Jo Anna Isaak


    JEFF KOONS HAS DISPLACED much from the larger world to the world of art—objects and the forms of objects, images, and genres of narrative. Among his displaced objects are basketballs and vacuum cleaners. The forms he has displaced include that of a toy rabbit, which was made of inflatable plastic when he found it. To present this form in the art world, he cast it in stainless steel. Having found other forms in kitsch statuettes of various sorts, he has had them reproduced with meticulous care, often at enormous size. Thus a small ceramic figure of a bathing woman becomes larger than life. With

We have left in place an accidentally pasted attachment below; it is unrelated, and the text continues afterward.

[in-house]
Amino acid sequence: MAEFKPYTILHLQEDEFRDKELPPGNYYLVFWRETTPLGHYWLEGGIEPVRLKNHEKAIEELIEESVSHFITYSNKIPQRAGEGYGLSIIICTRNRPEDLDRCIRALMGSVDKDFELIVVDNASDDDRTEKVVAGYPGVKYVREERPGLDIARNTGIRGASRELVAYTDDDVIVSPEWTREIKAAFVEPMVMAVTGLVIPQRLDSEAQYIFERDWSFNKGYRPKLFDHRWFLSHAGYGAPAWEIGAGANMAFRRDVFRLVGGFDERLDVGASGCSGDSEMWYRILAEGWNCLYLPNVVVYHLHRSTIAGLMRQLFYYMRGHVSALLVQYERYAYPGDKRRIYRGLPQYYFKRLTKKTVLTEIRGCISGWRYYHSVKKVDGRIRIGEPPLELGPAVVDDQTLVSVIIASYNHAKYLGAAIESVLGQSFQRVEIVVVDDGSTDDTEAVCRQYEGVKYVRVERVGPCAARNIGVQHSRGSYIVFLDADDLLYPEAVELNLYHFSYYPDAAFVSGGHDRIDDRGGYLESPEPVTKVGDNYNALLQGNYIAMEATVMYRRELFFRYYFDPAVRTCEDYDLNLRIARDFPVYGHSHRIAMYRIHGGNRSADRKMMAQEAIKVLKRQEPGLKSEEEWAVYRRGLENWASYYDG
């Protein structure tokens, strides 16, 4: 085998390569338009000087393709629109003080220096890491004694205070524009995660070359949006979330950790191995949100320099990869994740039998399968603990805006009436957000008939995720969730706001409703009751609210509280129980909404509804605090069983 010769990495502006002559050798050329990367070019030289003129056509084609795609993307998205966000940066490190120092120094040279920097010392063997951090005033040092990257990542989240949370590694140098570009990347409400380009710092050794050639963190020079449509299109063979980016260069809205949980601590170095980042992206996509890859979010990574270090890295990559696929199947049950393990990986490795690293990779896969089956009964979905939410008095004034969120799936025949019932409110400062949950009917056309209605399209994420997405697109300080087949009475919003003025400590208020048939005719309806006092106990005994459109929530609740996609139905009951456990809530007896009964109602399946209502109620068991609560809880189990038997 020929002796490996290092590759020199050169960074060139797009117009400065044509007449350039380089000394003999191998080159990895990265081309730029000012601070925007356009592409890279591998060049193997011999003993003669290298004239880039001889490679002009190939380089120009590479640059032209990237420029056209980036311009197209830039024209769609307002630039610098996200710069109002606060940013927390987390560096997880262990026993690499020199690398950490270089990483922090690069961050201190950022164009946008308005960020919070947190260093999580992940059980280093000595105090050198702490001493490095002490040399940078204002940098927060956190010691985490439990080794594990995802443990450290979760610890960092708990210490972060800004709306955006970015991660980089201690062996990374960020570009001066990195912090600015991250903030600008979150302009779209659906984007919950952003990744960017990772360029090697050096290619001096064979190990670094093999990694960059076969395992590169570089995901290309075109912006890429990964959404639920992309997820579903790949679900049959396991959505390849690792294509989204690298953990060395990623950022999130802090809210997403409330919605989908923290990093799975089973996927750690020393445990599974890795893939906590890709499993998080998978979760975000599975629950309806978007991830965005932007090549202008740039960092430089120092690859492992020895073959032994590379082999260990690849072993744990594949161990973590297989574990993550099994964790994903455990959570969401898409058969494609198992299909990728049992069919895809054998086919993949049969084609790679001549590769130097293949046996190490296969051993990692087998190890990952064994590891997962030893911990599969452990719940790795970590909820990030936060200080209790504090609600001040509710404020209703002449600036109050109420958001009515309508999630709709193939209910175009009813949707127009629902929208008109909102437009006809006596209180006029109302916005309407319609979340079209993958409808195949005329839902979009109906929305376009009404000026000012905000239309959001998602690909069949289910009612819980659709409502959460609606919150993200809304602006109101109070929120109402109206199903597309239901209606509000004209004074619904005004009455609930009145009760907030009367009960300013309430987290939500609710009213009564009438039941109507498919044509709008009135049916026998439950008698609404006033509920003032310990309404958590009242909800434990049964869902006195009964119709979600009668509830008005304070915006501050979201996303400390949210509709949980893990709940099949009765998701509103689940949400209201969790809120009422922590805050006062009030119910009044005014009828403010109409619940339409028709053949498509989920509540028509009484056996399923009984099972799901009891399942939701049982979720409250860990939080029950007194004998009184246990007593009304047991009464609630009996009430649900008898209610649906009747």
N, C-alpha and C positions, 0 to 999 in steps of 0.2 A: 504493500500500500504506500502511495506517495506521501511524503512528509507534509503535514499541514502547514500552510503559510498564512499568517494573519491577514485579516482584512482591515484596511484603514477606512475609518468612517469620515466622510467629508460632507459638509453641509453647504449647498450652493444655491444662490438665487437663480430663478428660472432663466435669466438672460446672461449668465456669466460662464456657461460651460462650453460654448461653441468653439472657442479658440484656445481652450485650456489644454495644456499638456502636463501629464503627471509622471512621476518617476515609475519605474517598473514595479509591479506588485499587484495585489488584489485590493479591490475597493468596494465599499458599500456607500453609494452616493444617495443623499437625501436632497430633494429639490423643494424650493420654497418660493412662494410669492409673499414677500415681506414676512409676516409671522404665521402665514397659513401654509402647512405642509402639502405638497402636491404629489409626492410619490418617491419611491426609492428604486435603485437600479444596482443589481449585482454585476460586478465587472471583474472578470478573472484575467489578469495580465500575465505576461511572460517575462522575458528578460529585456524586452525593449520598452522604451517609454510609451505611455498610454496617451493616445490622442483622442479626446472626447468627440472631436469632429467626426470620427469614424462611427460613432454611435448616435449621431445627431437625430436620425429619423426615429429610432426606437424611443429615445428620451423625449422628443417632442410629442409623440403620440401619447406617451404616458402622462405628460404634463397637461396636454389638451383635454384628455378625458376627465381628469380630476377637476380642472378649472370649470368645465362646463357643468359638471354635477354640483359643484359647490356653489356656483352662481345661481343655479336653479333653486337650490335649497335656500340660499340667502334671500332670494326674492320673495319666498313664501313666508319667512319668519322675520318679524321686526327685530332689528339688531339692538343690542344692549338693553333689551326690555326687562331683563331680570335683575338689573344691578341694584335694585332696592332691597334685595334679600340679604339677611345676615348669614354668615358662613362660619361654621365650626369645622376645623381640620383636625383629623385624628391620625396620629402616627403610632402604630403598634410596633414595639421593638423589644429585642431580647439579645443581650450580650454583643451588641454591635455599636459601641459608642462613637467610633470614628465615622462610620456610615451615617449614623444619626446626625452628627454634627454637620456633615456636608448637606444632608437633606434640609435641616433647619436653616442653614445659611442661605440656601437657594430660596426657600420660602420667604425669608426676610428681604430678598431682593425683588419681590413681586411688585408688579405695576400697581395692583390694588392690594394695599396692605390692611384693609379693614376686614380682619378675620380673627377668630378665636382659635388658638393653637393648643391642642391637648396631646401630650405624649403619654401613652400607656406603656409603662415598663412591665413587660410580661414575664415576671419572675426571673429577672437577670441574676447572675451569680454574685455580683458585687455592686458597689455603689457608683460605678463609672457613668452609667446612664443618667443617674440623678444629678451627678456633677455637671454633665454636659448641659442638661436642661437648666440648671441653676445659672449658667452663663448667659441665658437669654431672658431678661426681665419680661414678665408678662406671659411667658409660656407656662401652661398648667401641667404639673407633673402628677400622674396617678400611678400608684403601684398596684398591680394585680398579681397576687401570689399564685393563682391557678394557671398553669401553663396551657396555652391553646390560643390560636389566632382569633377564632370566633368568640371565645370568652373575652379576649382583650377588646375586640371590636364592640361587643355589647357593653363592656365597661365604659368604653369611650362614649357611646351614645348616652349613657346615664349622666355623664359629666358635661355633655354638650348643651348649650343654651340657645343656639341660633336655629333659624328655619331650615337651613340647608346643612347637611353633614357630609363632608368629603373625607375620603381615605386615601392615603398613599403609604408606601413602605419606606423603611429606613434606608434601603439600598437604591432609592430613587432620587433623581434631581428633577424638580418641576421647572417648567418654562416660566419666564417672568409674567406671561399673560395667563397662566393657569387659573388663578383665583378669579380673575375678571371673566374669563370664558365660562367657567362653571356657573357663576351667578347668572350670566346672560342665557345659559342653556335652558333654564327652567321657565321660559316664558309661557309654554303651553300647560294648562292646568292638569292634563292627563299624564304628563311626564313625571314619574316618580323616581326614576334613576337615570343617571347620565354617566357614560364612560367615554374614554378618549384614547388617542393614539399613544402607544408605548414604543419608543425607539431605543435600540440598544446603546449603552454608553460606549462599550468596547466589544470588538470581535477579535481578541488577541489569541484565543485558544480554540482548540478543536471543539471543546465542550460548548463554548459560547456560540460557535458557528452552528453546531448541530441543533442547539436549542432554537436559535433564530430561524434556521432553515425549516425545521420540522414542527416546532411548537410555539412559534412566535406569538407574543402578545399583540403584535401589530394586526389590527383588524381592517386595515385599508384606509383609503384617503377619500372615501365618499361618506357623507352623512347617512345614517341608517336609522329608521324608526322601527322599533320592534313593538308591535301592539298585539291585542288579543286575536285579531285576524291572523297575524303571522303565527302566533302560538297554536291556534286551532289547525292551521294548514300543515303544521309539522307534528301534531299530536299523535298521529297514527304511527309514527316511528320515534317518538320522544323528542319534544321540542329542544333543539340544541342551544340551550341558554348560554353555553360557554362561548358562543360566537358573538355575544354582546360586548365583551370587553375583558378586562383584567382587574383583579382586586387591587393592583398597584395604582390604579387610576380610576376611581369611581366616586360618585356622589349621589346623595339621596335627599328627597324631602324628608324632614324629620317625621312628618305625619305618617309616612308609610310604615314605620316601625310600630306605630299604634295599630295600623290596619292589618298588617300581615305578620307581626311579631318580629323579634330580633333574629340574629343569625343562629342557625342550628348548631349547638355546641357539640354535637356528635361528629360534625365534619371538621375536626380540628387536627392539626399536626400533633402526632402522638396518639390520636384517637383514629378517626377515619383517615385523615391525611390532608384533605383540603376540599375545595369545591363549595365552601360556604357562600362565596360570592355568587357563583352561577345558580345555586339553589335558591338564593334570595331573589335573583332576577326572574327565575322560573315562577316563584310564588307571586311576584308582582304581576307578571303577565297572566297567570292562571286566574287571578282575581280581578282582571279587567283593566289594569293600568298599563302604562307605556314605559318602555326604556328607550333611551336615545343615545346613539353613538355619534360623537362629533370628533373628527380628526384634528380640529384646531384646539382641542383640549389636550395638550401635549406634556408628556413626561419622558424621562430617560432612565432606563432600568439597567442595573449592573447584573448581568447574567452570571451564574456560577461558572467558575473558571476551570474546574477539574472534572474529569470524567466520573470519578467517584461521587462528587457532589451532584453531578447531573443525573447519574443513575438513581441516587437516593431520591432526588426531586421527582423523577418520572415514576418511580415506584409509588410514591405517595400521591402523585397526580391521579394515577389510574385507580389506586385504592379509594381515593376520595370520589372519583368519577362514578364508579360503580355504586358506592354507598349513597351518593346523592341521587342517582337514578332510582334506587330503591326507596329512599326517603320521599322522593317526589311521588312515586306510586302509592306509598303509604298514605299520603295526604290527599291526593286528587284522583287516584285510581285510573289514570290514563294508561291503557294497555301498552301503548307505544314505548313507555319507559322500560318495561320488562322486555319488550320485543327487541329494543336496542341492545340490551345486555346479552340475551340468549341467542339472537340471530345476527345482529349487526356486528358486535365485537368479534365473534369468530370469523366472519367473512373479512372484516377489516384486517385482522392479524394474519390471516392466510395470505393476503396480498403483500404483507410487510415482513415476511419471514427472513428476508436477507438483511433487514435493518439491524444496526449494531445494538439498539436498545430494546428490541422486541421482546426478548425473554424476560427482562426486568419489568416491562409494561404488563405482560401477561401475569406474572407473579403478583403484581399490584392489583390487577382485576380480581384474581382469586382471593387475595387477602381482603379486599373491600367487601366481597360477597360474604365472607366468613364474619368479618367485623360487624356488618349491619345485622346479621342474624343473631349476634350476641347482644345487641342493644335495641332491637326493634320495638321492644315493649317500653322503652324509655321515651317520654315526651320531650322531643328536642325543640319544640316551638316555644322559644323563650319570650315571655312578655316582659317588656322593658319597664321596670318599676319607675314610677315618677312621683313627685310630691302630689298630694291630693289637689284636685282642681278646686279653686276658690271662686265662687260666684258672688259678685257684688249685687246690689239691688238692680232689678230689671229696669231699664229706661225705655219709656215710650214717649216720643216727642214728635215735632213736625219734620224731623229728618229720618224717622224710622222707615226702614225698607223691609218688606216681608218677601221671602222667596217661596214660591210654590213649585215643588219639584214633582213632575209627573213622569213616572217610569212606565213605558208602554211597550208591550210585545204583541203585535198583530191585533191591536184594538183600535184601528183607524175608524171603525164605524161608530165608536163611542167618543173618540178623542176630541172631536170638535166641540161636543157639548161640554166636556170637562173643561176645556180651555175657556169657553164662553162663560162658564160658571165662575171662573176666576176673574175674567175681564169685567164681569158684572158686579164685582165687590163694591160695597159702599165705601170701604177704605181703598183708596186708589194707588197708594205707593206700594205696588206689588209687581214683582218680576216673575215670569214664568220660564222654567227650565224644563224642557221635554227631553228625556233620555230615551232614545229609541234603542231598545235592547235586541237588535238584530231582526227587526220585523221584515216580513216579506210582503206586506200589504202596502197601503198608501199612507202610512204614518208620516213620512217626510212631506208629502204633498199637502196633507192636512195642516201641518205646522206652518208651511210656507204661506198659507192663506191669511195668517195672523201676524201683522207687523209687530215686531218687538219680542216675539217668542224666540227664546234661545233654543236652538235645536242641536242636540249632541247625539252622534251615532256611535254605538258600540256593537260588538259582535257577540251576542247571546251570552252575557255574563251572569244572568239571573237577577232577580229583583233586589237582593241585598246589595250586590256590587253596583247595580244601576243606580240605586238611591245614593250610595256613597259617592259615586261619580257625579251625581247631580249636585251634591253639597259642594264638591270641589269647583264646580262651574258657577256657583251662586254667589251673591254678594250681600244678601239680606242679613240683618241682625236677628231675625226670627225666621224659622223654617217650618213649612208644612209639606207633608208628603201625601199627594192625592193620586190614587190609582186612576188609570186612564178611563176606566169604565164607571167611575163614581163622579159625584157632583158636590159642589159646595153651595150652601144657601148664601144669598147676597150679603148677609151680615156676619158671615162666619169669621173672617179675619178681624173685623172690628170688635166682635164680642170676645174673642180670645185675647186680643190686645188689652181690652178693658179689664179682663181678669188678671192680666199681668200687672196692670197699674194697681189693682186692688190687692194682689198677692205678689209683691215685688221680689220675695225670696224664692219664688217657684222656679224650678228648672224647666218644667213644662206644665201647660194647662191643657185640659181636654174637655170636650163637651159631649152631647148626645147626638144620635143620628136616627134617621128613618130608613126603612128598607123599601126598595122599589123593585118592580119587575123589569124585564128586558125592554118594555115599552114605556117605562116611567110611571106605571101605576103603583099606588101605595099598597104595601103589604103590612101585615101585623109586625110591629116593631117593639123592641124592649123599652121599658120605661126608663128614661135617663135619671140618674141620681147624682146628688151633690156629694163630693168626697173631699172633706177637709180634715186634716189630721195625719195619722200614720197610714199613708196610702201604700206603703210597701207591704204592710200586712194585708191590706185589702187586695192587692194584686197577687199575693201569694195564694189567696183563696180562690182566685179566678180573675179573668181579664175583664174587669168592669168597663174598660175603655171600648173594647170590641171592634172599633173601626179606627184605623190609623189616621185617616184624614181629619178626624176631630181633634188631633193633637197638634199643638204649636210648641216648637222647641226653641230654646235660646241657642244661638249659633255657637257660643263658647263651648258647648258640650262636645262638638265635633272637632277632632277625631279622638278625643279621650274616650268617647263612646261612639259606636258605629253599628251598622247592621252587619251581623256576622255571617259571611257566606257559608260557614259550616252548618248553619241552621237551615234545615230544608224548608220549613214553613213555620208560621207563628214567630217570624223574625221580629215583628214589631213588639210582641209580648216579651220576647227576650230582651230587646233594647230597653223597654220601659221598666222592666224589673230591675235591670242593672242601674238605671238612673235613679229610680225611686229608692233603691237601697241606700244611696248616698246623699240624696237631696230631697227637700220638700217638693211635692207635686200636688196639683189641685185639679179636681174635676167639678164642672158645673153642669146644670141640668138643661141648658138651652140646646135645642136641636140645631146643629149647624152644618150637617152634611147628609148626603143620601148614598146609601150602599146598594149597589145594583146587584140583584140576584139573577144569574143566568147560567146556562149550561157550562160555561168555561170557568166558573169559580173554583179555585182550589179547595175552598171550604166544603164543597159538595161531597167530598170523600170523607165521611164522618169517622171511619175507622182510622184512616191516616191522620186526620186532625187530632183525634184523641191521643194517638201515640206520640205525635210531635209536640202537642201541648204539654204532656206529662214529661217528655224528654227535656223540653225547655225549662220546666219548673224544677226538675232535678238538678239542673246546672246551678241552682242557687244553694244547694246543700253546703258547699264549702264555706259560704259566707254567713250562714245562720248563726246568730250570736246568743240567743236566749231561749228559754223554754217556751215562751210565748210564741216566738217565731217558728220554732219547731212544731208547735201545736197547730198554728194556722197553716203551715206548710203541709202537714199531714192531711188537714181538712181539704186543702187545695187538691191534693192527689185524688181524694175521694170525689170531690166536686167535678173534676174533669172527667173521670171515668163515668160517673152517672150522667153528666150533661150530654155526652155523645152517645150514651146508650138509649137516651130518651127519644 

• Jo Anna Isaak

    FOR THEIR STARS, the very successful Ken and Barbie dolls, the people at Mattel toys have invented a whole young-adult romance: Ken and Barbie go on a date, Ken and Barbie go to the beach, Ken and Barbie go to the movies, Ken and Barbie go dancing, and, eventually, Ken and Barbie get married—all of these activities involving the purchase of new costumes, which is why they were devised in the first place. So far as I know, however, the couple’s progress after the wedding has been left to a satiric ditty I heard on the radio once. There, a marital therapist explained why “the marriage was a failya”: